The complexity of ILP is high.

Outline
• Introduction
• Method
• Probabilistic framework

- Definition

- EM algorithm

• Integer Linear Programming
• ProcessingProcedure
• Experiment result
• Conclusion
• Reference
ProcessingProcedure

Negative weight

Positive weight

G=(V,E)with{wij}

1. Divided into

“positively connected components”

2. Transform to

“Single Edge Partition Tree”

3. Divided into subgraphs

ProcessingProcedure

G=(V,E)with{wij}

1. Divided into

“positively connected components”

2. Transform to

“Single Edge Partition Tree”

3. Divided into subgraphs

ProcessingProcedure

1. Divided into “positively connected components”

G( V , E )

G( V , E )

c

(V1,E1)

Crossing edge

E12

Negative edge

c

(V2,E2)

ProcessingProcedure

1. Divided into “positively connected components”

• Approach
ProcessingProcedure

G=(V,E)with{wij}

1. Divided into

“positively connected components”

2. Transform to

“Single Edge Partition Tree”

3. Divided into subgraphs

ProcessingProcedure

2. Transform to “Single Edge Partition Tree”

• Approach
• Case 1

Cycle-free graph(tree)

V1

V1

V4

V4

V5

V

V2

V2

V3

V3

ProcessingProcedure

2. Transform to “Single Edge Partition Tree”

• Approach
• Case 2

V1

V1

V4

V4

V

V2

V2

V3

V3

ProcessingProcedure

2. Transform to “Single Edge Partition Tree”

• Approach
• Case 3

V1

V1

V4

V4

V

V2

V3

V3

ProcessingProcedure

G=(V,E)with{wij}

1. Divided into

“positively connected components”

2. Transform to

“Single Edge Partition Tree”

3. Divided into subgraphs

ProcessingProcedure

3. Divided into subgraphs

V1

V1

V4

V4

V5

V5

V2

V2

V3

V3

Outline
• Introduction
• Method
• Probabilistic framework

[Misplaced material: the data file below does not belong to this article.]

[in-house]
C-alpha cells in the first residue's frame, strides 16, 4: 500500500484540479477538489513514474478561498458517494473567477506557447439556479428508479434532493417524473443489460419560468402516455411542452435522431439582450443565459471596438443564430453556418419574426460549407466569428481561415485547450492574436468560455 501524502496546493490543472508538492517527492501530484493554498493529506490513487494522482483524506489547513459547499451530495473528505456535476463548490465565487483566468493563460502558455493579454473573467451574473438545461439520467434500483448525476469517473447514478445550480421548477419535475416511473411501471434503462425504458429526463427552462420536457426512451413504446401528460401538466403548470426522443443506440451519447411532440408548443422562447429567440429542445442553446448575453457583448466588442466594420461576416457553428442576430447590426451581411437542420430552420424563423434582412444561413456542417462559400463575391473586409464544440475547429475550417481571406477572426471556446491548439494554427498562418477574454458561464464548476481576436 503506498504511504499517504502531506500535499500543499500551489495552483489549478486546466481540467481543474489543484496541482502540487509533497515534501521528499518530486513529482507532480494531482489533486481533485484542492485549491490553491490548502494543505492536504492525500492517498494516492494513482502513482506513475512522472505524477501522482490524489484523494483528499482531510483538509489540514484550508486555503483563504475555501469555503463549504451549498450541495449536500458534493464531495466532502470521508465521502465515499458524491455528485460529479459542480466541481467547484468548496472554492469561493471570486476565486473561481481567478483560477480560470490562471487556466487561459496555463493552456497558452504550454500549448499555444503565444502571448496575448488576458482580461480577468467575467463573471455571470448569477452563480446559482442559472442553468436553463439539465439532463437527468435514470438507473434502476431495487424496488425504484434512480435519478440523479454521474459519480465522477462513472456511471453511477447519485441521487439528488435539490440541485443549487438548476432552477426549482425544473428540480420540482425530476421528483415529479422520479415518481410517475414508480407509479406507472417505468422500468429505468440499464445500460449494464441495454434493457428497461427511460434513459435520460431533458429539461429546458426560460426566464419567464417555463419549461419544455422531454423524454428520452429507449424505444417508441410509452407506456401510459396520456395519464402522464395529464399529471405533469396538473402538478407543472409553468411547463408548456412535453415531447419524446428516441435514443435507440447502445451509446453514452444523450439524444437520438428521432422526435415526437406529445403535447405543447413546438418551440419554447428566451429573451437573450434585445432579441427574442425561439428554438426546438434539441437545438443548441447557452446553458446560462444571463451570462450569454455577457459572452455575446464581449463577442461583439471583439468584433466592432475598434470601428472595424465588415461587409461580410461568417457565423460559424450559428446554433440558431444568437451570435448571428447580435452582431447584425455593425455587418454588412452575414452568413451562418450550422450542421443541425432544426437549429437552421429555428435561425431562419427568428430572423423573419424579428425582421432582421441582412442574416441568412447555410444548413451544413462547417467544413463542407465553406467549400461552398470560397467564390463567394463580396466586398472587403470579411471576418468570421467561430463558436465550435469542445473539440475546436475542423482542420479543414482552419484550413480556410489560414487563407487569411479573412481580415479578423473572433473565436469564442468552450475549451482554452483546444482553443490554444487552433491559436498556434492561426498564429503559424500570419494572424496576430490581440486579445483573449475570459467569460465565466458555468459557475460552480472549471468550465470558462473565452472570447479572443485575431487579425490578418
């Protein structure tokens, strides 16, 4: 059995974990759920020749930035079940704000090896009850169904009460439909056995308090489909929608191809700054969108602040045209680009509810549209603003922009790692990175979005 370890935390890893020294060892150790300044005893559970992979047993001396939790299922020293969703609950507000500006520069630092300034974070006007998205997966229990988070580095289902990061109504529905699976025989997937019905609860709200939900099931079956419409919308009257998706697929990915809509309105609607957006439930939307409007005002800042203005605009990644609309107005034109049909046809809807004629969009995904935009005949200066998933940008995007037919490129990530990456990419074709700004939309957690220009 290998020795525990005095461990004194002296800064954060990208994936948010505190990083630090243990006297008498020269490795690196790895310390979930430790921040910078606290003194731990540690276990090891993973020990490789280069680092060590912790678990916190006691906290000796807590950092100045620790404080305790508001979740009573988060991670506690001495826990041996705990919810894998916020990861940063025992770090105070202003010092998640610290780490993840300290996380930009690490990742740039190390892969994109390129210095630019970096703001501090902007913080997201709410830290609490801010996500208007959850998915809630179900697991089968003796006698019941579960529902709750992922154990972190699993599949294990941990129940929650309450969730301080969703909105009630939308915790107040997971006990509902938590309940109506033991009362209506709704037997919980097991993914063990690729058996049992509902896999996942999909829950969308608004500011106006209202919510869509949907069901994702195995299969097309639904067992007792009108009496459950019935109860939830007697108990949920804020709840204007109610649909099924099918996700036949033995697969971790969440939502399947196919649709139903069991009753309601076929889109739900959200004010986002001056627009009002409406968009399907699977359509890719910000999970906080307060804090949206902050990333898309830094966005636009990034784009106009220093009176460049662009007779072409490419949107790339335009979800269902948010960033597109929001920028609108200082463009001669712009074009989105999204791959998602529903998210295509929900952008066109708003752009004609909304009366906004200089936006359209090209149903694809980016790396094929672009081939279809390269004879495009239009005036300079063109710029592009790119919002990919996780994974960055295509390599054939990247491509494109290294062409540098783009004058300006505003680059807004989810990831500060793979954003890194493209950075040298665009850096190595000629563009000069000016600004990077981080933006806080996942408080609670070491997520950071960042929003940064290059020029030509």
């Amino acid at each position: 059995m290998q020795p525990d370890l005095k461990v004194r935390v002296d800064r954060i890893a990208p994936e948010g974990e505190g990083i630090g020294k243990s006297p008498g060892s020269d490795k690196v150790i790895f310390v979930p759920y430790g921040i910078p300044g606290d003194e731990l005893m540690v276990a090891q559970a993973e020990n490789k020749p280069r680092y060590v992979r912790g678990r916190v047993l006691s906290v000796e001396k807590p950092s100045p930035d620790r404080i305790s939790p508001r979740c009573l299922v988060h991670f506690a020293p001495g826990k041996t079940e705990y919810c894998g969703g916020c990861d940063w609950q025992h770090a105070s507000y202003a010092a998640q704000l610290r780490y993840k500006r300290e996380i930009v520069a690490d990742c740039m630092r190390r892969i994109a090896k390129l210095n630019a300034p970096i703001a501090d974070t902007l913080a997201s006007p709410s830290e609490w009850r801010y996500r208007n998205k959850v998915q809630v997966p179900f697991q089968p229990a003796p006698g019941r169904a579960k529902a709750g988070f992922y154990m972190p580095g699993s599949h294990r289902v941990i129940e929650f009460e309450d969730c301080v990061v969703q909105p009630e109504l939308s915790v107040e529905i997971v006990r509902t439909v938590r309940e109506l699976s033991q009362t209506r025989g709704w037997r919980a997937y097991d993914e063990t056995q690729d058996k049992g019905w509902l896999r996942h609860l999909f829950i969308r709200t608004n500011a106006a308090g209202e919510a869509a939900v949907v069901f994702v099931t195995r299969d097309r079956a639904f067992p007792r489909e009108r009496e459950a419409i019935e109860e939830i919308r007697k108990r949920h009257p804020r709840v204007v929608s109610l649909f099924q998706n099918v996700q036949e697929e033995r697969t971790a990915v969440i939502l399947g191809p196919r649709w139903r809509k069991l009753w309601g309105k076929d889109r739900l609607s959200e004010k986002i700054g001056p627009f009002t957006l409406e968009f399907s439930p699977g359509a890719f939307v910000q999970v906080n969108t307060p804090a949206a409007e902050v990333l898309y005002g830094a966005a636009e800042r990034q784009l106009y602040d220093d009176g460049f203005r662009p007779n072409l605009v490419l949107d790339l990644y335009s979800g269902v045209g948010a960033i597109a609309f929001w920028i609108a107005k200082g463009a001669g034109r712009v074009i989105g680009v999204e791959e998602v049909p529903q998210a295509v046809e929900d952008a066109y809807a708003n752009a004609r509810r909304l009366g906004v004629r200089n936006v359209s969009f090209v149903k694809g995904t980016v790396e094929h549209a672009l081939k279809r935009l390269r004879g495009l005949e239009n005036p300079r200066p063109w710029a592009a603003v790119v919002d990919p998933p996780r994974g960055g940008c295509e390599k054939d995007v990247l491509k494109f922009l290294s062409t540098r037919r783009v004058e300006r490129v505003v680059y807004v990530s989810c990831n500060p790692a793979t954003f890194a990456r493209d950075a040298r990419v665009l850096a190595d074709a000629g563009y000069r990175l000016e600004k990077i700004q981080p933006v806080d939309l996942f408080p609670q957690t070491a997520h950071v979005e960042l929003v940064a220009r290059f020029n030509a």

- Definition

- EM algorithm

• Integer Linear Programming
• ProcessingProcedure
• Experiment result
• Conclusion
• Reference
• Image spatial consistency

 Neighboring pixels are more likely to be in the same cluster than pixels that are far apart .

• Approach

 Use mean-shift algorithm to oversegment the image into small, homogeneous regions, known as superpixels.

 Merging the MS superpixels, based on consensus among the experts.

Averaging Multiple Unreliable Segmentations ( AMUS )

AMUS

0.93

0.74

Averaging

Segmentation

0.69

0.70

0.65

0.93

Averaging Multiple Unreliable Segmentations ( AMUS )

G=(V,E)with{wij}

Use MS to get superpixels

Divided into “positively connected components”

Transform to “Single Edge Partition Tree”

Divided into subgraphs

Apply ILP to each subgraphs

Outline
• Introduction
• Method
• Experiment result
• AMUS algorithm
• Compare with other algorithms
• Conclusion
• Reference
AMUS algorithm

0.62

0.74

0.73

0.87

0.95

0.89

Result

Averaging segmentation

Outline
• Introduction
• Method
• Experiment result
• AMUS algorithm
• Compare with other algorithms
• Conclusion
• Reference
Compare with other algorithms

AMUS

Image

CTM

TBES

MNC

UCM

• PRI(probabilistic Rand index)
• VOI(Variation of information )
• GCE(Global Consistency Error)
• Boundary-based F-measure
Outline
• Introduction
• Method
• Experiment result
• AMUS algorithm
• Compare with other algorithms
• Conclusion
• Reference
Conclusion
• Segmentation is not a well-defined task.
• This paper present a method for combining several segmentations of an image into a single one ( the averaging segmentation ) in order to achieve a more reliable and accurate segmentation result.
• This paper also reports the reliability of each segmentation.
Outline
• Introduction
• Method
• Experiment result
• AMUS algorithm
• Compare with other algorithms
• Conclusion
• Reference
Reference
• Amir Alush and Jacob Goldberger , “ Ensemble Segmentation Using Efficient Integer Linear Programming ” , IEEE Transactions on PAMI , 2012.